Moneyball is a 2011 baseball themed drama. Based off the book of the same name, it follows Billy Beane and the Oakland Athletics of 2001 and 2002. It stars Brad Pitt as Beane, as well as Jonah Hill and Phillip Seymour Hoffman. Directed by Bennett Miller, this movie was written by the famous Aaron Sorkin (West Wing, Social Network, and a lot of other award winners).
In 2001, the Oakland Athletics fall short in the playoffs to the New York Yankees. With 3 key contributors (Jason Giambi, Johnny Damon, and Jason Isringhausen) all becoming free agents, the A's are in for a tough offseason. Unable to squeeze any more funds out of ownership, general manager Billy Beane needs to find a new way to rebuild his team and be competitive in the coming season. Partnering with a sabermetrics focused college kid (Hill), Beane develops a new unpopular method for evaluating players on the cheap, in an unorthodox way.
So, it took me 8 years to watch this movie. Pathetic, between my movie background and long tenured love for baseball. Furthermore, I grew up being obsessed with baseball statistics (thank you MLB showdown card game), and so this is a movie I should have seen in theaters. I don't usually like baseball movies, because the intricacies of the game are difficult to relay on film. Inevitably baseball on screen usually falls short of how fun it is to watch, analyze, play, etc. Essentially, baseball movies are baseball lite, so they don't scratch the itch.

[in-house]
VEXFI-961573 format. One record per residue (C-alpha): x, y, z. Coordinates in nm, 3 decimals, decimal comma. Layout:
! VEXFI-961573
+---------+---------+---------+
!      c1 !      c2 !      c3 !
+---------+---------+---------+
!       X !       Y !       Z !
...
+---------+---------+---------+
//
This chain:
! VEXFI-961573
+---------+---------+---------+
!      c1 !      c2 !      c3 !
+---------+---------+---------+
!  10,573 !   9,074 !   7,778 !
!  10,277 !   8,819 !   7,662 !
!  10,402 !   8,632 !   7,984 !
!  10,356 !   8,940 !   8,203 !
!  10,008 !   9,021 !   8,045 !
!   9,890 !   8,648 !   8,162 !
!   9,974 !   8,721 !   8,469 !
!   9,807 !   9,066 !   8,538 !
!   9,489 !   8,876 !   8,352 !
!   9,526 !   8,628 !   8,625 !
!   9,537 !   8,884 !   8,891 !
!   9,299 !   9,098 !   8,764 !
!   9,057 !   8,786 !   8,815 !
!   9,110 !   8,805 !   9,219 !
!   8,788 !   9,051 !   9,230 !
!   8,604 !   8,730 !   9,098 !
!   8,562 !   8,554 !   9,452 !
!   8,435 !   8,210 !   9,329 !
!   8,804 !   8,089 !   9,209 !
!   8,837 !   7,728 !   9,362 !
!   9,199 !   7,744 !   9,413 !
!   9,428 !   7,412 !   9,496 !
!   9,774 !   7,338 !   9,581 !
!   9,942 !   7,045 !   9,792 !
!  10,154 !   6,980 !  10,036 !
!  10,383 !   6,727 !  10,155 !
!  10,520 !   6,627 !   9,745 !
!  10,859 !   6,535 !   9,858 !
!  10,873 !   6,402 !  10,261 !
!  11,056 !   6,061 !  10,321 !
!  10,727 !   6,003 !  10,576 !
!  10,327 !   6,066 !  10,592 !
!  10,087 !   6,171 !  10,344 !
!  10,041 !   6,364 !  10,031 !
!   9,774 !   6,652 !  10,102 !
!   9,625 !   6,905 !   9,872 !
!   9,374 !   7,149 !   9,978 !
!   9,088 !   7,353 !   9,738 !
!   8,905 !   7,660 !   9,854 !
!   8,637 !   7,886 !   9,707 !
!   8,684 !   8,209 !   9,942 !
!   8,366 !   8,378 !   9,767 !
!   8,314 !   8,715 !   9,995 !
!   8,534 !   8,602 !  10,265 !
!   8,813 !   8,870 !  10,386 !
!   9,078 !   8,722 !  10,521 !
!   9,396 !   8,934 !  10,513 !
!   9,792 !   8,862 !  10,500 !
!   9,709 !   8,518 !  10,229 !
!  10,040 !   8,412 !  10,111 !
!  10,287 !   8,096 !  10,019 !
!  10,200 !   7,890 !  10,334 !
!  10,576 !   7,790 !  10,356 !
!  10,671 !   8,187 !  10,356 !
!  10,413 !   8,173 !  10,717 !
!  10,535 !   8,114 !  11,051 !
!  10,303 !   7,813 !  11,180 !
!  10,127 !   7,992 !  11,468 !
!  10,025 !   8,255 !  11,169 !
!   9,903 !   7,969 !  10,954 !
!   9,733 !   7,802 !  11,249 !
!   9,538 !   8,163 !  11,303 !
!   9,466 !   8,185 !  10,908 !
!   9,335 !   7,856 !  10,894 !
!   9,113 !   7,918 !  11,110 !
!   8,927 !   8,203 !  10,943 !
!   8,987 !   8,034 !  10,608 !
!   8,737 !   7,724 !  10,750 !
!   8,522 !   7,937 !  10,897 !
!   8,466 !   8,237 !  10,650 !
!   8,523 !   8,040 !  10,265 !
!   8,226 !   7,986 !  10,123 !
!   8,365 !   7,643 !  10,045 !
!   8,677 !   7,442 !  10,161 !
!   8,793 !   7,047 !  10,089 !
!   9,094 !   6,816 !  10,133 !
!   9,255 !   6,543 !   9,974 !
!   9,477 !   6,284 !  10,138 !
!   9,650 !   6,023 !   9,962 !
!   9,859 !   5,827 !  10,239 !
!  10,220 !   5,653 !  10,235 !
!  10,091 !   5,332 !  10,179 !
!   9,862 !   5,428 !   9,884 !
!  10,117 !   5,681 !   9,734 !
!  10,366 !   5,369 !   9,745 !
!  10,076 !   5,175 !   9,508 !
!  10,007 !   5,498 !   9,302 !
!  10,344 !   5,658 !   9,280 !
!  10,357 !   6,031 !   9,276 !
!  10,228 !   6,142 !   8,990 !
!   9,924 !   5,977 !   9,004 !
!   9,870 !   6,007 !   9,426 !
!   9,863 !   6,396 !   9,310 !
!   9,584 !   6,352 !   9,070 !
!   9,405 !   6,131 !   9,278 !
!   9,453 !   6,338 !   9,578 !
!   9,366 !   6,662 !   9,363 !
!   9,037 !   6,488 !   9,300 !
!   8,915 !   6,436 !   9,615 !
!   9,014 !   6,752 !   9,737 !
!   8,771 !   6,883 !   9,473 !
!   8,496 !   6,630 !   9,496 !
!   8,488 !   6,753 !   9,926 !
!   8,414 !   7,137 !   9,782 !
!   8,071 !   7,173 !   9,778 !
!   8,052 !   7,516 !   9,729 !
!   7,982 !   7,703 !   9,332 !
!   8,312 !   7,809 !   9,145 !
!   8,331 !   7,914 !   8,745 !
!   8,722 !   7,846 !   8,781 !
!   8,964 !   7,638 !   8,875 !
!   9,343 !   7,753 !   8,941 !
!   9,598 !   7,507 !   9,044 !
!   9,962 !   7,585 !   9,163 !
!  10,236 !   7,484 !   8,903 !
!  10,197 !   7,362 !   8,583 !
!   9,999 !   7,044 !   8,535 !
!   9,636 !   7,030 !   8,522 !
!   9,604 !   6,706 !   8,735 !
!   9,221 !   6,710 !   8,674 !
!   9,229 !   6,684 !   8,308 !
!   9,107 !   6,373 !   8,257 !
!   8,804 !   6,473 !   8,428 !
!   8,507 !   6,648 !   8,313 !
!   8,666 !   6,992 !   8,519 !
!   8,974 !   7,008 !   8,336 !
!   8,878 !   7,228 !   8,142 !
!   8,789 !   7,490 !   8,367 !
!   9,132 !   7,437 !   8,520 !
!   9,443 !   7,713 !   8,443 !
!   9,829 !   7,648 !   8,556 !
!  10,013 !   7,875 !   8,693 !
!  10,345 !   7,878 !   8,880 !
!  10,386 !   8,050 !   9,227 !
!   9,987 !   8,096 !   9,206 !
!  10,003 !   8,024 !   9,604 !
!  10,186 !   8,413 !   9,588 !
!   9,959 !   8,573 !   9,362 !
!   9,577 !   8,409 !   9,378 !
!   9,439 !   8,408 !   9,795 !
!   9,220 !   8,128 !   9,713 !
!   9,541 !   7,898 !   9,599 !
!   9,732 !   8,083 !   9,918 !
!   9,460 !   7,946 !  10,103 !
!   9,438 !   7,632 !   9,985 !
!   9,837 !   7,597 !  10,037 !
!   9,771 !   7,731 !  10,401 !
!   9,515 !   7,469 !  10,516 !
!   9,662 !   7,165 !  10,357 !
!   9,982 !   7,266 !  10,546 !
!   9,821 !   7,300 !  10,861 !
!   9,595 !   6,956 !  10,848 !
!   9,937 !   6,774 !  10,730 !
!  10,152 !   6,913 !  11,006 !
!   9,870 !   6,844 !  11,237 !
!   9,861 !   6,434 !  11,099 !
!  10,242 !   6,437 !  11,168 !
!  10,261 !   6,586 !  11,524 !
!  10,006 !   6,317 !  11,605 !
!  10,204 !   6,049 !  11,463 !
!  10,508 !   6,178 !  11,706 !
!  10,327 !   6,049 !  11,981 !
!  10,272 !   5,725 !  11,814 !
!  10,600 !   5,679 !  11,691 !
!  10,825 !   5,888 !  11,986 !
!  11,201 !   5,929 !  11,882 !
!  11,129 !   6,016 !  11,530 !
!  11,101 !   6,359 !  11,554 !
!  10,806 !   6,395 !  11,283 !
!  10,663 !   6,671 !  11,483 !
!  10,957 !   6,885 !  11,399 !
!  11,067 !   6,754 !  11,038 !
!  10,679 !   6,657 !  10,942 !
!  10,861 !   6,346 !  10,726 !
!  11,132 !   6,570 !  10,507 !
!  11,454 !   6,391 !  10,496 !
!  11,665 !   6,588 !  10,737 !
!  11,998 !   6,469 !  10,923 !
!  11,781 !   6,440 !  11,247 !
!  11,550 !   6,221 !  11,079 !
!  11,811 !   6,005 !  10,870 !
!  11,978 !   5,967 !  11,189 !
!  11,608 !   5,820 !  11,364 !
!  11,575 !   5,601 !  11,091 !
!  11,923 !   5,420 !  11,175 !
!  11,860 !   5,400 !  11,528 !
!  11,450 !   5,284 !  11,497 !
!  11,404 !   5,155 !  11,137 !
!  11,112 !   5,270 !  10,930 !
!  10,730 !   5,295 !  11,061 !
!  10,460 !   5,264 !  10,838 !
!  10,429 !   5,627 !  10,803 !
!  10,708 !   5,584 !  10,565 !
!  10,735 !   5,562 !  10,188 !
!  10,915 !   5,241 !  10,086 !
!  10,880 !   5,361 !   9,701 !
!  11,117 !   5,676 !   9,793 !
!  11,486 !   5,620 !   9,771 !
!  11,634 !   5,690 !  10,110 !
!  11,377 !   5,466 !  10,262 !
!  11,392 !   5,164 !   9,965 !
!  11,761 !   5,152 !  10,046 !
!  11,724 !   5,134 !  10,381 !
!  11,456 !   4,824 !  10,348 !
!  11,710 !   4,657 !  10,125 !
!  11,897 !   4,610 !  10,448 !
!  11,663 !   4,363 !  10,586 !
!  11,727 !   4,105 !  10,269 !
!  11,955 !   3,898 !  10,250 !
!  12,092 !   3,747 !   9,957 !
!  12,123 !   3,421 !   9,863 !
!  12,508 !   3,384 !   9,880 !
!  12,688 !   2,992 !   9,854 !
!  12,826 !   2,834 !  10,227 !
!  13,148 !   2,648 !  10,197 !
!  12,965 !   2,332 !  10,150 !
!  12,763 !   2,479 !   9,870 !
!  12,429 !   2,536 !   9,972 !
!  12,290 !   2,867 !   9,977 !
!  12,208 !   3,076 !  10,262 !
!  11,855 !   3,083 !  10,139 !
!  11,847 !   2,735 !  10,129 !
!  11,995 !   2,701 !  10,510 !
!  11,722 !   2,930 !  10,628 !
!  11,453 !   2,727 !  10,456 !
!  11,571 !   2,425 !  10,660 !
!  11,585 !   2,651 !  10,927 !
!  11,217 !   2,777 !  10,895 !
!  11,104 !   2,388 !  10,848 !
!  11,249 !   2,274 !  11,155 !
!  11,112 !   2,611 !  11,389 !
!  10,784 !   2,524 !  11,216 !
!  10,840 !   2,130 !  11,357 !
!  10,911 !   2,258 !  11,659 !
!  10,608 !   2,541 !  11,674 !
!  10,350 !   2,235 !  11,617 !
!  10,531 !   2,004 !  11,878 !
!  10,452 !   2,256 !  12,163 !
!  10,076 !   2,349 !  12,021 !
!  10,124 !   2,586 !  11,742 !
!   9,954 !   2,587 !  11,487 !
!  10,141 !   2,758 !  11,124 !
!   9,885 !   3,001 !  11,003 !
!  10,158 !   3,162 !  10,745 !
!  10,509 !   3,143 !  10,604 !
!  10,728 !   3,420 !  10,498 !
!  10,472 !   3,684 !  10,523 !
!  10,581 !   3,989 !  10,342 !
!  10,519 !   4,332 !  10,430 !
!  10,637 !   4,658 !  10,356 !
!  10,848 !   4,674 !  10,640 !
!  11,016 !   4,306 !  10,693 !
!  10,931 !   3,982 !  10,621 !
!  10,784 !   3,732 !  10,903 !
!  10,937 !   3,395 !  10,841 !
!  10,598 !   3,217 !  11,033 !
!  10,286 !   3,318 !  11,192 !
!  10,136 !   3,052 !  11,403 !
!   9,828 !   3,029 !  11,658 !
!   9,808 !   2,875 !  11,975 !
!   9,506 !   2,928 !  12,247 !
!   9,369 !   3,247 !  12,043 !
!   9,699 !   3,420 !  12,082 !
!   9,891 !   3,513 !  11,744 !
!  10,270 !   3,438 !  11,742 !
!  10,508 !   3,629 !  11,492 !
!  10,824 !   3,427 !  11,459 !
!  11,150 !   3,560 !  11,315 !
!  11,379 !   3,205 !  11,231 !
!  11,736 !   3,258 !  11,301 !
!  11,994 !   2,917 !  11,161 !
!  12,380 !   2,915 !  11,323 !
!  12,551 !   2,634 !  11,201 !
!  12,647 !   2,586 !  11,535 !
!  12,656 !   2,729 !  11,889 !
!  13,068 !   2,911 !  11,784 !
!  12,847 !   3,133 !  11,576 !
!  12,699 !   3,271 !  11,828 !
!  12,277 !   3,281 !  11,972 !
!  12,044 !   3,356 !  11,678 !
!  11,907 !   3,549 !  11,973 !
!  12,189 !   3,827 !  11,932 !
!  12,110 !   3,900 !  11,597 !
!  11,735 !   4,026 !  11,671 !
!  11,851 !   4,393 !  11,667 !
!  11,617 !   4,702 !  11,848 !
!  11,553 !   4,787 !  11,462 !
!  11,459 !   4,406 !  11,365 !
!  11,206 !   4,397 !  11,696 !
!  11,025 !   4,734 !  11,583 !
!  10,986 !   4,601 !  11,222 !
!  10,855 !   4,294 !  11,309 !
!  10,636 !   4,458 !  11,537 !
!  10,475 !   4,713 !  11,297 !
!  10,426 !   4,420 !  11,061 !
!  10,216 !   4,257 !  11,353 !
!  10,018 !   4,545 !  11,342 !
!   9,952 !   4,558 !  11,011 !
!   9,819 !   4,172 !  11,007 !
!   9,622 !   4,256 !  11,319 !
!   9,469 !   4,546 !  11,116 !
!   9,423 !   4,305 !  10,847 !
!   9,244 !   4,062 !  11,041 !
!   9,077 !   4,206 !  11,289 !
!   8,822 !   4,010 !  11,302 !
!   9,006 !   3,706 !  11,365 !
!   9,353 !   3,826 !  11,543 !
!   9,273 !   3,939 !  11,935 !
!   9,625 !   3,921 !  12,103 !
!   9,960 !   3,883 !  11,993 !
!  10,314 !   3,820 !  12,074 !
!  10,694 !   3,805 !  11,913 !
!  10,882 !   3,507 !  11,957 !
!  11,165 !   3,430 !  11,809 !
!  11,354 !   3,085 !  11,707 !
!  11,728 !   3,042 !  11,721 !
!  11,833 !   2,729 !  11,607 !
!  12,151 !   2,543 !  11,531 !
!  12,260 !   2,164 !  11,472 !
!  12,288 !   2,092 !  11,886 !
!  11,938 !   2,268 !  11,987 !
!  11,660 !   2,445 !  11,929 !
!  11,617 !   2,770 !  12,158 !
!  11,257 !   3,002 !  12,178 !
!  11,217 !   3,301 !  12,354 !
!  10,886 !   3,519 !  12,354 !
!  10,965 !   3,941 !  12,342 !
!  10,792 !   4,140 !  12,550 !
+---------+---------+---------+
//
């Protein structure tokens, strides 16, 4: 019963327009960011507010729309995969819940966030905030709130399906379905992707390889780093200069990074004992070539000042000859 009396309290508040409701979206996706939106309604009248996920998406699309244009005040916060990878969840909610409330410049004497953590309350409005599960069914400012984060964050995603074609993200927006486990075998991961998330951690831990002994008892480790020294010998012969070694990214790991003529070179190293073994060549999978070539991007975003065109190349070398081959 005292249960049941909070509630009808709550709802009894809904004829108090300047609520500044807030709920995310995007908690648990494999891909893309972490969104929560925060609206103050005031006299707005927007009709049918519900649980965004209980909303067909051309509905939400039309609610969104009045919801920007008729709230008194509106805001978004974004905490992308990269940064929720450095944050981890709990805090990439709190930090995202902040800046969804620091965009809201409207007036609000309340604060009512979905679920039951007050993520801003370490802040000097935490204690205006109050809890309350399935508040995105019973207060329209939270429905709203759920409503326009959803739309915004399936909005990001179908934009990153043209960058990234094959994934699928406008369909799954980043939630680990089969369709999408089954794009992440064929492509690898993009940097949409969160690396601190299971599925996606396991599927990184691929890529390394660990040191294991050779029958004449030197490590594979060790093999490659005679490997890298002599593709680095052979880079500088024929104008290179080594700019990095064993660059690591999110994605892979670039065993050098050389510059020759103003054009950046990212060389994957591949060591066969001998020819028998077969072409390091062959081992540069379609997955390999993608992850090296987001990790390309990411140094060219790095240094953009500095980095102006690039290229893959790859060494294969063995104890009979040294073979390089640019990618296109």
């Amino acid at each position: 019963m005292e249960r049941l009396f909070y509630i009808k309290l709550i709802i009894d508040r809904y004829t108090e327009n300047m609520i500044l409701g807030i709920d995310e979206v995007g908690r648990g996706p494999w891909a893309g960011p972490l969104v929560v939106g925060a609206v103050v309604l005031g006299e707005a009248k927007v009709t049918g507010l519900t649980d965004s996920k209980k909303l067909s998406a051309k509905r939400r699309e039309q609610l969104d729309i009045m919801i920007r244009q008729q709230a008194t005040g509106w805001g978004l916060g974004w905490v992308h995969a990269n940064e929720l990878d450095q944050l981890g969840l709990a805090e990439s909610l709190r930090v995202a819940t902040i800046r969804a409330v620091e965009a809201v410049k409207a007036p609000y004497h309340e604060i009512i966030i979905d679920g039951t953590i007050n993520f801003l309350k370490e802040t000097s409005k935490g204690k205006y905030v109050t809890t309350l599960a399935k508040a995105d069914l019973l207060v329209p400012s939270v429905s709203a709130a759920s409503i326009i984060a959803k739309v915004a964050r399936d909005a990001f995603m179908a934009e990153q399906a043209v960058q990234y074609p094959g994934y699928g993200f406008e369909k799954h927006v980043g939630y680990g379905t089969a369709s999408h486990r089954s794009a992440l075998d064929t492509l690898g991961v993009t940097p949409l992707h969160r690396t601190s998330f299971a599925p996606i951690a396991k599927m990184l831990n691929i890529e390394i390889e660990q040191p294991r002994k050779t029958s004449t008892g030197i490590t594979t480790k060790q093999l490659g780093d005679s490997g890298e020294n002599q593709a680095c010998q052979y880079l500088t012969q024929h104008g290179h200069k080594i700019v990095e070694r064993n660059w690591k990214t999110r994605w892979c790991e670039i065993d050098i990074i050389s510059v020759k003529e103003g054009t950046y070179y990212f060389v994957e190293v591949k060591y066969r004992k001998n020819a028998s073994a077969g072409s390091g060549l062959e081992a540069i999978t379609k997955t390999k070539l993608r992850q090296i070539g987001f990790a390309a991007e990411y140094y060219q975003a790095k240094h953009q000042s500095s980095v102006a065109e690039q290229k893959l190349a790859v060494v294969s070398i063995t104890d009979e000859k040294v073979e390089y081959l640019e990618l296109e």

I should have been more open to Moneyball. I love The Social Network, Aaron Sorkin's masterpiece from the year prior. The man is one of the best writers in the industry. It was an oversight, and I greatly regret it.
Moneyball is a fantastic movie. Much like how Social Network adapted a confusing social media and copyright battle for average joes, Moneyball is a fascinating look into the inner workings of a desperate front office. It is accessible and understandable, without being dumbed down. In other movies, a bunch of phone calls and melodrama might be boring, but Moneyball is briskly paced and a story that is just well told. It is fast moving and clearly defined. Even the most basic stories become enthralling if well told. Moneyball is a well told story.
The acting is solid. Brad Pitt's always a strong presence. Jonah Hill is the pleasant surprise. Better known for fat guy pottymouth antics, he shows a new side in Moneyball as a brainy college baseball nerd. He starts off as the nervous kid in the room, and grows over the course of the film into Beane's right hand man. Honestly, his performance was my favorite part.
I can't really say there's much I didn't like about Moneyball. It's not a perfect movie, but there's no major flaws. Whenever it starts to drag, it's for a very short time. It doesn't have the same notable peaks that other award winners have. it's good through. out, but there aren't really a lot of noteworthy memorable scenes. As someone who knew the story, there wasn't a lot of twists or turns. I enjoyed it about as much as I would as a good documentary, which is neither a compliment nor a criticism. You can tell the difference between a David Fincher and a Bennett Miller. Acting and direction is decent, but it's an extremely well written film. Easily the best movie about a sports front office, and a top 10 baseball movie.